Headquartered in Washington, Starbucks was a regional coffee company that turned into the world's top coffee brand and has undergone a major expansion from 11 stores to more than 30,000 under the chairmanship of Schultz. He also founded the Schultz Family Foundation which intends to create opportunities for people facing barriers to success, focusing on youth transitioning to adulthood and marginalized populations, including people of Color.
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Schultz was born in 1953, in Brooklyn, New York, to Fred and Elaine Schultz. Like many Americans, his ancestors were also immigrants and his great grandfathers worked as tailors and barrel makers. Neither of his parents finished high school and his father worked in low-paying labor jobs after returning from World War II. He grew up having a rather complicated relationship with his father and his favorite memory with him was watching their hero Mickey Mantle play baseball at Yankee Stadium. It was Schultz's mother who gave him the confidence to believe that he was capable of building a better life of his own.
He initially saw football as a potential path but his idea of getting a scholarship at Northern Michigan University, as a sports student, never materialized. Instead, he stayed at NMU and paid his way through school with student loans and part-time jobs. Tougher times also arrived when he chose to sell his blood for money. He became the first graduate of his family in 1975.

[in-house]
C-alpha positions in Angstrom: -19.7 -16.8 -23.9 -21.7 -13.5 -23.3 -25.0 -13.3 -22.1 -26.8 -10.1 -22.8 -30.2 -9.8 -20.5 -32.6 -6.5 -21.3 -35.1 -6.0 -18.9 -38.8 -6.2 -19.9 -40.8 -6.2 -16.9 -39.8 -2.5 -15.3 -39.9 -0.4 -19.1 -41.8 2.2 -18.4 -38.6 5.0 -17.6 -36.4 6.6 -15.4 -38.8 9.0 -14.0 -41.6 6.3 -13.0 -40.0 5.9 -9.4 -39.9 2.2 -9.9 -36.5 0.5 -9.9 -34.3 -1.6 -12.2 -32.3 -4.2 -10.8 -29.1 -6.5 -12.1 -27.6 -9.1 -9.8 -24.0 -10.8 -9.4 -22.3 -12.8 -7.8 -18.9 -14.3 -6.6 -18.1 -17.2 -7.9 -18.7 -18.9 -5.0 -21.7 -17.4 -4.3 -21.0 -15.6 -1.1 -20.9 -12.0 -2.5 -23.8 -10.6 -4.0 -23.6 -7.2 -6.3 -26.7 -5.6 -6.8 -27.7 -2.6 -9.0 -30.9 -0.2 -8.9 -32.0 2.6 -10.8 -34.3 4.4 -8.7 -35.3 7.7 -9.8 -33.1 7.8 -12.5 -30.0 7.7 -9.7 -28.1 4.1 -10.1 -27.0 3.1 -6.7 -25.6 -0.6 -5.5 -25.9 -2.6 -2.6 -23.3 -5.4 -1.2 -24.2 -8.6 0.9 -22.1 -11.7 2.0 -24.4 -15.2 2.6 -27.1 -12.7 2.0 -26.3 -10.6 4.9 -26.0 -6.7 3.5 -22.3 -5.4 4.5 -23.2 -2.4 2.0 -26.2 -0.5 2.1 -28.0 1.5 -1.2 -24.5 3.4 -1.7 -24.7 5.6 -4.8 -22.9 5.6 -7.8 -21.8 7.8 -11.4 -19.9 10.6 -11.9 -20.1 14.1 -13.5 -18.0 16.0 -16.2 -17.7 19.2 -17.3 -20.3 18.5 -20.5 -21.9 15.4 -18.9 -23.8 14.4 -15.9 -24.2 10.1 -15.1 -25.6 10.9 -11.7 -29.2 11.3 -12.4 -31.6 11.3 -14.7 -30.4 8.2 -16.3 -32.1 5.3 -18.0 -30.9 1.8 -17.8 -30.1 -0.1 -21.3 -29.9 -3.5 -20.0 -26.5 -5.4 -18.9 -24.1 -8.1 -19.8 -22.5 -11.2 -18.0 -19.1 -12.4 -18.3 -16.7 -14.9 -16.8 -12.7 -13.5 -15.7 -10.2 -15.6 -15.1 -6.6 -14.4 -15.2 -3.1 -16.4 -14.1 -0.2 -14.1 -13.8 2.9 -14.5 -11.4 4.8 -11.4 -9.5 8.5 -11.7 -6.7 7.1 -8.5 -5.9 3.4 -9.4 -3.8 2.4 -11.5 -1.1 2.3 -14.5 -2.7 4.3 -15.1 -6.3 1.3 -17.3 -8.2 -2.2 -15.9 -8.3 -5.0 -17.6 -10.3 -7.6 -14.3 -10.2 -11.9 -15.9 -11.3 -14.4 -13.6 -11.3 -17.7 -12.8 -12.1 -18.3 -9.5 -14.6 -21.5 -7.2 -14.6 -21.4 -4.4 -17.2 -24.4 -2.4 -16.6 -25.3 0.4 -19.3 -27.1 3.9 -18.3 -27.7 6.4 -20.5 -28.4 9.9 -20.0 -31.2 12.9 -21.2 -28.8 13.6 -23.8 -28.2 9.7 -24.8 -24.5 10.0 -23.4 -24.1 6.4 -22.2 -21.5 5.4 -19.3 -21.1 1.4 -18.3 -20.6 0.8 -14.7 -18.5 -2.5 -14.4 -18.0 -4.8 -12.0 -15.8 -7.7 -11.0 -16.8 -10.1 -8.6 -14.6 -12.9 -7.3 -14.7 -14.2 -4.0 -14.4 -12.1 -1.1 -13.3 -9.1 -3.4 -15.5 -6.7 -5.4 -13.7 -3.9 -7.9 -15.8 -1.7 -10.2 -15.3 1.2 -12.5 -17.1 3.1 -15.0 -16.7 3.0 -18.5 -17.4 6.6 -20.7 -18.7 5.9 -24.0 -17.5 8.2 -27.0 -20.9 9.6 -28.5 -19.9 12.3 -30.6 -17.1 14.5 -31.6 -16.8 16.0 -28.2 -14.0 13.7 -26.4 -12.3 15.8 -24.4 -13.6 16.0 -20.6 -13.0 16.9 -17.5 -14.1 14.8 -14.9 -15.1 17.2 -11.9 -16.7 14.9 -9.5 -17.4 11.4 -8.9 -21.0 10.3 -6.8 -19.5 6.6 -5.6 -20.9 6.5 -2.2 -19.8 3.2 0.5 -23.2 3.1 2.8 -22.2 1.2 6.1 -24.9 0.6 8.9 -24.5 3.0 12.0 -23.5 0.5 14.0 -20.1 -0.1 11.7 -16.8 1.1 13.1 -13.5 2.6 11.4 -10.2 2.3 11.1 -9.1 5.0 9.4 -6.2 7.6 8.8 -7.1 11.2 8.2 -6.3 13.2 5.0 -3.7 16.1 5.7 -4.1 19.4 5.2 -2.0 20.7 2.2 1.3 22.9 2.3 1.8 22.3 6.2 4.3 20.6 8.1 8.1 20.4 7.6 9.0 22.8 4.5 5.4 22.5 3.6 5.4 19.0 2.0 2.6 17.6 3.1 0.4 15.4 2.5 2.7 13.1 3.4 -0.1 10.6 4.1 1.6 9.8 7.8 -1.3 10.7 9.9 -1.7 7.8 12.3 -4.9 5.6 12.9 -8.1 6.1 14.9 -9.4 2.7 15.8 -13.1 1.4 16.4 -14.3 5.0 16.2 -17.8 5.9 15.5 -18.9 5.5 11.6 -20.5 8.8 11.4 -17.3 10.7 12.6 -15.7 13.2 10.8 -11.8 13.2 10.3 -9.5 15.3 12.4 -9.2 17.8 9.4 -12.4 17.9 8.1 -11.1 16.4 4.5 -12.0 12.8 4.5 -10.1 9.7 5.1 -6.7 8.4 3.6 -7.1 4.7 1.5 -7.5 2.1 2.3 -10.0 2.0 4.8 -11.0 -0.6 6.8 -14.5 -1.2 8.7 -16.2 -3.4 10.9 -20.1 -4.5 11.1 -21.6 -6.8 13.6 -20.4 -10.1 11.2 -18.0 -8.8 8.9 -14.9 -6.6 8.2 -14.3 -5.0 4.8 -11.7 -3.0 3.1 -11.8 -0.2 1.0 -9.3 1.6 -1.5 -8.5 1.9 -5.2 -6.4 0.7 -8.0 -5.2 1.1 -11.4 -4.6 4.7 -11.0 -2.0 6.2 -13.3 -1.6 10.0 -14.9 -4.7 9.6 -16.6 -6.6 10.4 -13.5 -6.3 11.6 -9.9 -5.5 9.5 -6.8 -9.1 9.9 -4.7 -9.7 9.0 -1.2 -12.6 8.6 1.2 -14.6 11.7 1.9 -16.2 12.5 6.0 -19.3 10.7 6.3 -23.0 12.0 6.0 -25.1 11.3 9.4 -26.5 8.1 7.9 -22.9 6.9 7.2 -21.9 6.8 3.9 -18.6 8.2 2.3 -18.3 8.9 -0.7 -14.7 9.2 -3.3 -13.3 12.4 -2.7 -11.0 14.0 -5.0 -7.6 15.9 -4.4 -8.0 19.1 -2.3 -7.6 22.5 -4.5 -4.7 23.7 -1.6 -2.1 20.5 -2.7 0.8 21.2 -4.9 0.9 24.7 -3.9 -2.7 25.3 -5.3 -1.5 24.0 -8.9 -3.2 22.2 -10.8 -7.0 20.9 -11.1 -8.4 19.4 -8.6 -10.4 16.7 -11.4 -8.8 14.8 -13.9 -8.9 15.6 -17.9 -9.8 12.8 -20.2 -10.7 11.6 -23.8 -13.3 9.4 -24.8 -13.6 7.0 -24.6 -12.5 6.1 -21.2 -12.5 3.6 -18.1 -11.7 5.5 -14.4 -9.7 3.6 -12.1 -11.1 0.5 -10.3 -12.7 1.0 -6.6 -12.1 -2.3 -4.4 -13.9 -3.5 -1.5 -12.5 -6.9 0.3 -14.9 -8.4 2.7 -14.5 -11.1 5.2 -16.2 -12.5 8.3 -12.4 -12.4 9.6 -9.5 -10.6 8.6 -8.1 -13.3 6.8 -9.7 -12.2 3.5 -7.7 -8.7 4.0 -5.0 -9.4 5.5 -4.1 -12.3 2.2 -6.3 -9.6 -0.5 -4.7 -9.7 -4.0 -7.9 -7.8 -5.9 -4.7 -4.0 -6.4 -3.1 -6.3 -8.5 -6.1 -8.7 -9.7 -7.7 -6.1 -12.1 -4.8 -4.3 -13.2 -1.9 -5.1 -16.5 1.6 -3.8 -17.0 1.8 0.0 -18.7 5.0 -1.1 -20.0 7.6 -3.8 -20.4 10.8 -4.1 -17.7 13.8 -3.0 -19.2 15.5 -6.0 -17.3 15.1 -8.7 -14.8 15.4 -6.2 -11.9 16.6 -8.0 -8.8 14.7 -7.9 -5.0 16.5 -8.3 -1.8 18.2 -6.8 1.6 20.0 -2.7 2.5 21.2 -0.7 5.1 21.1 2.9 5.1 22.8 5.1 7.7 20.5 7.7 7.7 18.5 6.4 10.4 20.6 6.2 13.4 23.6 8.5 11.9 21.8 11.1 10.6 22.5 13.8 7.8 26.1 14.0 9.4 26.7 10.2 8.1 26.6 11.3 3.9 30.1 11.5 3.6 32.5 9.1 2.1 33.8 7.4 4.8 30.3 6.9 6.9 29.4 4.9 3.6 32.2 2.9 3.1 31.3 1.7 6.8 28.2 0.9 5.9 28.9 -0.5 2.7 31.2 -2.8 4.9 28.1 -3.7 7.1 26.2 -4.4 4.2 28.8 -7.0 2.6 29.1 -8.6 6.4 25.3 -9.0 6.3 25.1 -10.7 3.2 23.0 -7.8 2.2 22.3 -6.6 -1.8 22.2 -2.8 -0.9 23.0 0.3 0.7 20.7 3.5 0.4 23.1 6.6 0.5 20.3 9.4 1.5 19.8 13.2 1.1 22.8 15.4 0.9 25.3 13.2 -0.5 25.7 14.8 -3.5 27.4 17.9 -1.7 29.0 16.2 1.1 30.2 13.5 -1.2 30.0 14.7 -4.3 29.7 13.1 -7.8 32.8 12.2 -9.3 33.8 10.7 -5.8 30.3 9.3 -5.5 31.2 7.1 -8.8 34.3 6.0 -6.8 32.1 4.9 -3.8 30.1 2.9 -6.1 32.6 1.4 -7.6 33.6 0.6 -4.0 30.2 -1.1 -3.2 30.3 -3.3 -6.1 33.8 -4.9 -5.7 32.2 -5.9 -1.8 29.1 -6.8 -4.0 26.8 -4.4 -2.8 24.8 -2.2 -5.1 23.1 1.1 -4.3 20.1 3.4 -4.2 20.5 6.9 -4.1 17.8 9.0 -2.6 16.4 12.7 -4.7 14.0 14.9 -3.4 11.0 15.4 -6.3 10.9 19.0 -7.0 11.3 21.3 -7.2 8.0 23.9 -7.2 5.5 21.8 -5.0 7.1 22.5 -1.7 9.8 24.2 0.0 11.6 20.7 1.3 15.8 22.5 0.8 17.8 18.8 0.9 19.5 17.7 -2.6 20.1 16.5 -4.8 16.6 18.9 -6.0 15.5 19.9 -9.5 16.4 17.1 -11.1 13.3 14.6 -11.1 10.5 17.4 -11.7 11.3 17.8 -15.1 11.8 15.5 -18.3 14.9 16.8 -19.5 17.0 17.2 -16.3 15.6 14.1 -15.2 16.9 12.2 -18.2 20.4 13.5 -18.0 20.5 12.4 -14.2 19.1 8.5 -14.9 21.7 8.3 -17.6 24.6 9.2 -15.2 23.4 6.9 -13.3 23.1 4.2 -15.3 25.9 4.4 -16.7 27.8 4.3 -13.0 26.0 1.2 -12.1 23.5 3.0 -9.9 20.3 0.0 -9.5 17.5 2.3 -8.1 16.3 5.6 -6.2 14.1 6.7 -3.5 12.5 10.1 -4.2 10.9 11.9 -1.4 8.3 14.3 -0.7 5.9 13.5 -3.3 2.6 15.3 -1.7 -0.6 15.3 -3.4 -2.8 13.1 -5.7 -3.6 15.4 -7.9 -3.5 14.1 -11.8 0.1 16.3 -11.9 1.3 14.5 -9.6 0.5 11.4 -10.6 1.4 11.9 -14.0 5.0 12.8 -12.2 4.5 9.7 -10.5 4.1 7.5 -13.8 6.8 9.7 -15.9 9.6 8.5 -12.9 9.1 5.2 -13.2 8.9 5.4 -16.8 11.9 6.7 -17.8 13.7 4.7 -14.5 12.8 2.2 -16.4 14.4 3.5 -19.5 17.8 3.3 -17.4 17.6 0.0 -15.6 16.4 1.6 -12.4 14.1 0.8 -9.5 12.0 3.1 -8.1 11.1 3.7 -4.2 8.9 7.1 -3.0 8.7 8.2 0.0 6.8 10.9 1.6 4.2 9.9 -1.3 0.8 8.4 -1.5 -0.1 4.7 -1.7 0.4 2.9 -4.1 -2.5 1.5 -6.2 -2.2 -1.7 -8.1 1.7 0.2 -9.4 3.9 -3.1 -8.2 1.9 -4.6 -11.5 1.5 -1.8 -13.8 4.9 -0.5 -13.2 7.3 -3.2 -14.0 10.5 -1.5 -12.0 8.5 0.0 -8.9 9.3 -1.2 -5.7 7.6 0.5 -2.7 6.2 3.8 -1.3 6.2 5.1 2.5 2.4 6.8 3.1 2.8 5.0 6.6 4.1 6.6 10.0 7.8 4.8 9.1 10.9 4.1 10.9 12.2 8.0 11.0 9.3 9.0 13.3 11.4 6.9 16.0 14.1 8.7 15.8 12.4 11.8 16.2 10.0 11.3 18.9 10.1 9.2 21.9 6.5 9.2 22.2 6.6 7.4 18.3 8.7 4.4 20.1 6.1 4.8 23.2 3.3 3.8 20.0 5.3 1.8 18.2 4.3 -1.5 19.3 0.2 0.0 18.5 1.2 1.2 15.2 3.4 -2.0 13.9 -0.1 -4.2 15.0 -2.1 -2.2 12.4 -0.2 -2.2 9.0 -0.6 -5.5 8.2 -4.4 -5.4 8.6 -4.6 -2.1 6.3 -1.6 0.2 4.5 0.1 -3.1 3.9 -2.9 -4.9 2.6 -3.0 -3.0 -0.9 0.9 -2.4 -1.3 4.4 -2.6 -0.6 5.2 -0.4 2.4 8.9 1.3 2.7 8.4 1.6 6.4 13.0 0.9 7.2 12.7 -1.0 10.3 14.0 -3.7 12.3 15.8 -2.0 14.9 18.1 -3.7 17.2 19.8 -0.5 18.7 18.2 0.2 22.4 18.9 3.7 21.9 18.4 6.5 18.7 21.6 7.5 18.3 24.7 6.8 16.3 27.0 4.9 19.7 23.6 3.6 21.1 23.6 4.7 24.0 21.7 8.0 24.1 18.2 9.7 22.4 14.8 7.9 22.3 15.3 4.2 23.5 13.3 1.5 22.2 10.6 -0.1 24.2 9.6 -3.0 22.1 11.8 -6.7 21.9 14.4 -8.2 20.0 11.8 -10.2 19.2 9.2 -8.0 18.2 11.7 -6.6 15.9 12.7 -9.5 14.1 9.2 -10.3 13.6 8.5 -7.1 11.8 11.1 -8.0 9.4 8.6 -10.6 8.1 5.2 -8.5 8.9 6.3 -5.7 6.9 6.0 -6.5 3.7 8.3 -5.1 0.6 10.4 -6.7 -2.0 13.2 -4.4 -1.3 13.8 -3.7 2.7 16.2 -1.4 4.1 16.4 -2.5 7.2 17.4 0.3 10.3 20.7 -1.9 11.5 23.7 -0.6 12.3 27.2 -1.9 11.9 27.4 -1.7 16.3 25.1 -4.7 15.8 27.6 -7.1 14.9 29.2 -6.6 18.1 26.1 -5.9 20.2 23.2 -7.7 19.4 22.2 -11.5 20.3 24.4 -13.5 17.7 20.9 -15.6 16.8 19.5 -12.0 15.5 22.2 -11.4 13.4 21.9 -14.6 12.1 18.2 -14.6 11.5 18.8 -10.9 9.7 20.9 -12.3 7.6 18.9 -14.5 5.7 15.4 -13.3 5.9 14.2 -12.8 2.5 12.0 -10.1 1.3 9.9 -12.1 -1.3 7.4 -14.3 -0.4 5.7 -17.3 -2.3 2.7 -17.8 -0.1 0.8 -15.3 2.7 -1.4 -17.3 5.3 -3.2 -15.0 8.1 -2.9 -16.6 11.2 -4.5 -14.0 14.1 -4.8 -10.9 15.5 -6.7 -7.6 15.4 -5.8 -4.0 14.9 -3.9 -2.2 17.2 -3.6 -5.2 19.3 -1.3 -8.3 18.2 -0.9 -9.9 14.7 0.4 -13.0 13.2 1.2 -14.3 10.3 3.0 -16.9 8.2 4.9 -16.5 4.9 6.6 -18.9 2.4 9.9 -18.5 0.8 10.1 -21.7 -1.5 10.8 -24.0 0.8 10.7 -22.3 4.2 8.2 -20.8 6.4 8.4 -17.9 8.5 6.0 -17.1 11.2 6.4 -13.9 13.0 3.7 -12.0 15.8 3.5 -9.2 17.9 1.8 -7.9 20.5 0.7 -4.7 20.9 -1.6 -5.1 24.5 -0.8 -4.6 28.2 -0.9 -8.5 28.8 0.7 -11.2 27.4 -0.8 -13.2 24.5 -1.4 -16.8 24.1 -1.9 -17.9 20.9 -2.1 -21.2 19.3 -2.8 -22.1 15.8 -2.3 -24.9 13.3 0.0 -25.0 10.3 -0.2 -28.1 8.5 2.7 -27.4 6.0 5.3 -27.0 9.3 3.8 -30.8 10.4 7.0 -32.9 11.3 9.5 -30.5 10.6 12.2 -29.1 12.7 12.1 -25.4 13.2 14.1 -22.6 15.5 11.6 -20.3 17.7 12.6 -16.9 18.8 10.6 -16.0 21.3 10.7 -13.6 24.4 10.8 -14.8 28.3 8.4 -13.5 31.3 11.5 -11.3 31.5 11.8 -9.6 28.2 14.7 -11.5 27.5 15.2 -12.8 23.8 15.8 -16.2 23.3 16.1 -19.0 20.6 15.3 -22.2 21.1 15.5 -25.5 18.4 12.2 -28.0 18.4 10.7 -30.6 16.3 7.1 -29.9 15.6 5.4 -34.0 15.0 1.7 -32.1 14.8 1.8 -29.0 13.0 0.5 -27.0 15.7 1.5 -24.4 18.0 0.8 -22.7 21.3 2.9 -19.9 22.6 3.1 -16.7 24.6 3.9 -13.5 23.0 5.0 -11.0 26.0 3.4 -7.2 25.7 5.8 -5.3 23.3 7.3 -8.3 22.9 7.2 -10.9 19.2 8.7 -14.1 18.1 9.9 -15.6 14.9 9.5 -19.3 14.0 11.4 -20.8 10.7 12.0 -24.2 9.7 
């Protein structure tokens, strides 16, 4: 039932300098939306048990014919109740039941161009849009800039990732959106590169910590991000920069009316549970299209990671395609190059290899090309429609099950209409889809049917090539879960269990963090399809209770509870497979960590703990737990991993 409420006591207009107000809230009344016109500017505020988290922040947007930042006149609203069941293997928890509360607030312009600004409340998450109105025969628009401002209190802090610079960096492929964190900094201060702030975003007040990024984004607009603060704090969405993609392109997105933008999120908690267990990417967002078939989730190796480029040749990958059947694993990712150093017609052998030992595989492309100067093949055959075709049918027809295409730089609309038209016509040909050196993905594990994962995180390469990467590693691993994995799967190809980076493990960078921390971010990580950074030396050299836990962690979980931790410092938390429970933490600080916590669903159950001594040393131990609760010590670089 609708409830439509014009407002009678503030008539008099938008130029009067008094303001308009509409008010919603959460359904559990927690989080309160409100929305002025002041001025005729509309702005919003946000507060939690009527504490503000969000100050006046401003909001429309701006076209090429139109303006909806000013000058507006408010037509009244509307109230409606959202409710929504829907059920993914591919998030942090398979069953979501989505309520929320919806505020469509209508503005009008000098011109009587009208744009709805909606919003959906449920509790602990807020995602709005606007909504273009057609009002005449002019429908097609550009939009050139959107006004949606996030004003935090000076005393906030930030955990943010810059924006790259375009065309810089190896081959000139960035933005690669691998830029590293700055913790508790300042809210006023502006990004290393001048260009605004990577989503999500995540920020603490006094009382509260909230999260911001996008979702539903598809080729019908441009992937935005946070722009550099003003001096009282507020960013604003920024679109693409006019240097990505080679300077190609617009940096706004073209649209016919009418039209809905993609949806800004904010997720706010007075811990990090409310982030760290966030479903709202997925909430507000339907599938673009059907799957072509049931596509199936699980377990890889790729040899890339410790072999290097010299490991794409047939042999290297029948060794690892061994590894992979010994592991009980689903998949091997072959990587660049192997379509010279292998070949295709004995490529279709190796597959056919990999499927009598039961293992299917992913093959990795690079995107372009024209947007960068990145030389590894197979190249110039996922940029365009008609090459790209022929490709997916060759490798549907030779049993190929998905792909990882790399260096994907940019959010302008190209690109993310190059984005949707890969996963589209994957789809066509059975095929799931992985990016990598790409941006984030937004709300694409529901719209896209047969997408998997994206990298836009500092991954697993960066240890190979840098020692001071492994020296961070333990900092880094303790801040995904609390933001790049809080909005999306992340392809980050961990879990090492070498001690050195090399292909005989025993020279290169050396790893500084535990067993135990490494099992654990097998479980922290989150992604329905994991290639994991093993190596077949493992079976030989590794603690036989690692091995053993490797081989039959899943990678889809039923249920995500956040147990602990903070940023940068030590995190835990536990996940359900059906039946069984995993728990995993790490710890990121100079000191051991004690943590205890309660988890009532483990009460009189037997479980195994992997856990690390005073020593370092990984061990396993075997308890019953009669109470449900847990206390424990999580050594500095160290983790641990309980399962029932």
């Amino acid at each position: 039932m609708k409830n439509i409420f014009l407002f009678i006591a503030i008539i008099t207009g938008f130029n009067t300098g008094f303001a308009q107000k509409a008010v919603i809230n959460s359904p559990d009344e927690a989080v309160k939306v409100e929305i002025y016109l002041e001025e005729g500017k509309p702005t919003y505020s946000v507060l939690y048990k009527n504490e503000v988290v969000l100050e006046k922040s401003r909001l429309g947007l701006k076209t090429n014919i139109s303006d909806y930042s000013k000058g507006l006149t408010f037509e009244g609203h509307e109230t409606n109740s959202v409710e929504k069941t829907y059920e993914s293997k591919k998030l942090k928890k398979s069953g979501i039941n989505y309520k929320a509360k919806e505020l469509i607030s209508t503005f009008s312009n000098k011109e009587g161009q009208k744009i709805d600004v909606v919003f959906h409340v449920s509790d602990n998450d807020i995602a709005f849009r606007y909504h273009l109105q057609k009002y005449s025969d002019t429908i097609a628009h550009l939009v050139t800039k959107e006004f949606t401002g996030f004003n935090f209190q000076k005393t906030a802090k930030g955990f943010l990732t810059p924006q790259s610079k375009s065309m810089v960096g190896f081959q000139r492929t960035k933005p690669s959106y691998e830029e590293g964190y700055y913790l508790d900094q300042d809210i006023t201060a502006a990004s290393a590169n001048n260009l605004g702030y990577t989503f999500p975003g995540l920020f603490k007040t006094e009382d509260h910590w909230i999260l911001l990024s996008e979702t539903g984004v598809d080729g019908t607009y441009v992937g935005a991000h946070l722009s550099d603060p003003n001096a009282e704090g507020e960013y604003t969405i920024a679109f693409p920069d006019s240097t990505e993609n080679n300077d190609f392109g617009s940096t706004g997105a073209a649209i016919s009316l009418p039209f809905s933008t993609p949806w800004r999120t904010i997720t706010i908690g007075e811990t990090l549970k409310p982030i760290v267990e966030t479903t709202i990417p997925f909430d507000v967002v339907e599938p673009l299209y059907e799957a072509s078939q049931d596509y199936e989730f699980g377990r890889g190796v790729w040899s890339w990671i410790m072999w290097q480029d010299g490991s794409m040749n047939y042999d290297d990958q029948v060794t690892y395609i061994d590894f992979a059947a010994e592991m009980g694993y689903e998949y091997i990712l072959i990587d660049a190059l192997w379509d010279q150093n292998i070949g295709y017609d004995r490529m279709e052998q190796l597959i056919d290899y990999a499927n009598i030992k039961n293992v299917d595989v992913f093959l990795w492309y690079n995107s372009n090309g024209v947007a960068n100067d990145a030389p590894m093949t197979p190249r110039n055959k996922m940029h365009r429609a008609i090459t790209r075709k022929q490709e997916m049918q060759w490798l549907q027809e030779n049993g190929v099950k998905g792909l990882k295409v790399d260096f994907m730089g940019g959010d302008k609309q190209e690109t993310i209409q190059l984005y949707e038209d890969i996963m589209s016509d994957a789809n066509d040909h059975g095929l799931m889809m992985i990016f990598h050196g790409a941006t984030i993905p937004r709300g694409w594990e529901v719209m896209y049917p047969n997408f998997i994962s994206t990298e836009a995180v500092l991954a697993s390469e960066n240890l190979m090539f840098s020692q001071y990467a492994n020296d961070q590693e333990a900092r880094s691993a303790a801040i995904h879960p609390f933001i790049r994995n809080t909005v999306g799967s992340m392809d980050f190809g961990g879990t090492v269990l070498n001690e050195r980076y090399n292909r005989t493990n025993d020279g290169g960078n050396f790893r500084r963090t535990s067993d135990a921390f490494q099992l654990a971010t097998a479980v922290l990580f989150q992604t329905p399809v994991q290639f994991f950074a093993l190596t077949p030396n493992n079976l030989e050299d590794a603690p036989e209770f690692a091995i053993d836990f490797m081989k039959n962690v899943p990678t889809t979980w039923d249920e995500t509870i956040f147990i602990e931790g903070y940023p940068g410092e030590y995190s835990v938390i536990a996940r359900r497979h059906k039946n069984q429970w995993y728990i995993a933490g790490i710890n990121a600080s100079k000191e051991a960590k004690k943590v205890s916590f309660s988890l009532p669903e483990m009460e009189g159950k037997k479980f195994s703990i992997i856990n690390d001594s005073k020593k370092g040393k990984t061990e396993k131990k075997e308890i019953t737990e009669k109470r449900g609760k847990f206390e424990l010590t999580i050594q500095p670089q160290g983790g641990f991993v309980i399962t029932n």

Schultz got the first job as a salesman and he used to sell equipment from door to door. Later on, he joined a European company that made housewares. While working with this company, he met the customer who owned the small coffee company in Seattle, Washington, named Starbucks. Within a year after joining Starbucks in 1982, he was heading up marketing for Starbucks and had moved to Seattle with my wife, Sheri.
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Upon one of his Italy trips, he discovered more about espresso and was captivated by it, and shared the idea of creating specialty coffee stores that integrated the romance of espresso which was something the Starbucks founders weren't interested in. He then chose to open his own coffee store though lack of capital was a real challenge. Yet he managed to find investors and had opened 3 espresso bars named Il Giornale. Later on, the company was merged with Starbucks.
Though he had stepped down from the CEO position in 2000, he returned in 2008 as the company was facing a crisis. In 2018, Starbucks ranked fifth on Fortune’s list of the World’s Most Admired Companies. In 2018, Schultz stepped down as executive chairman and board member of the company he had joined in 1982. He is now chairman emeritus of Starbucks.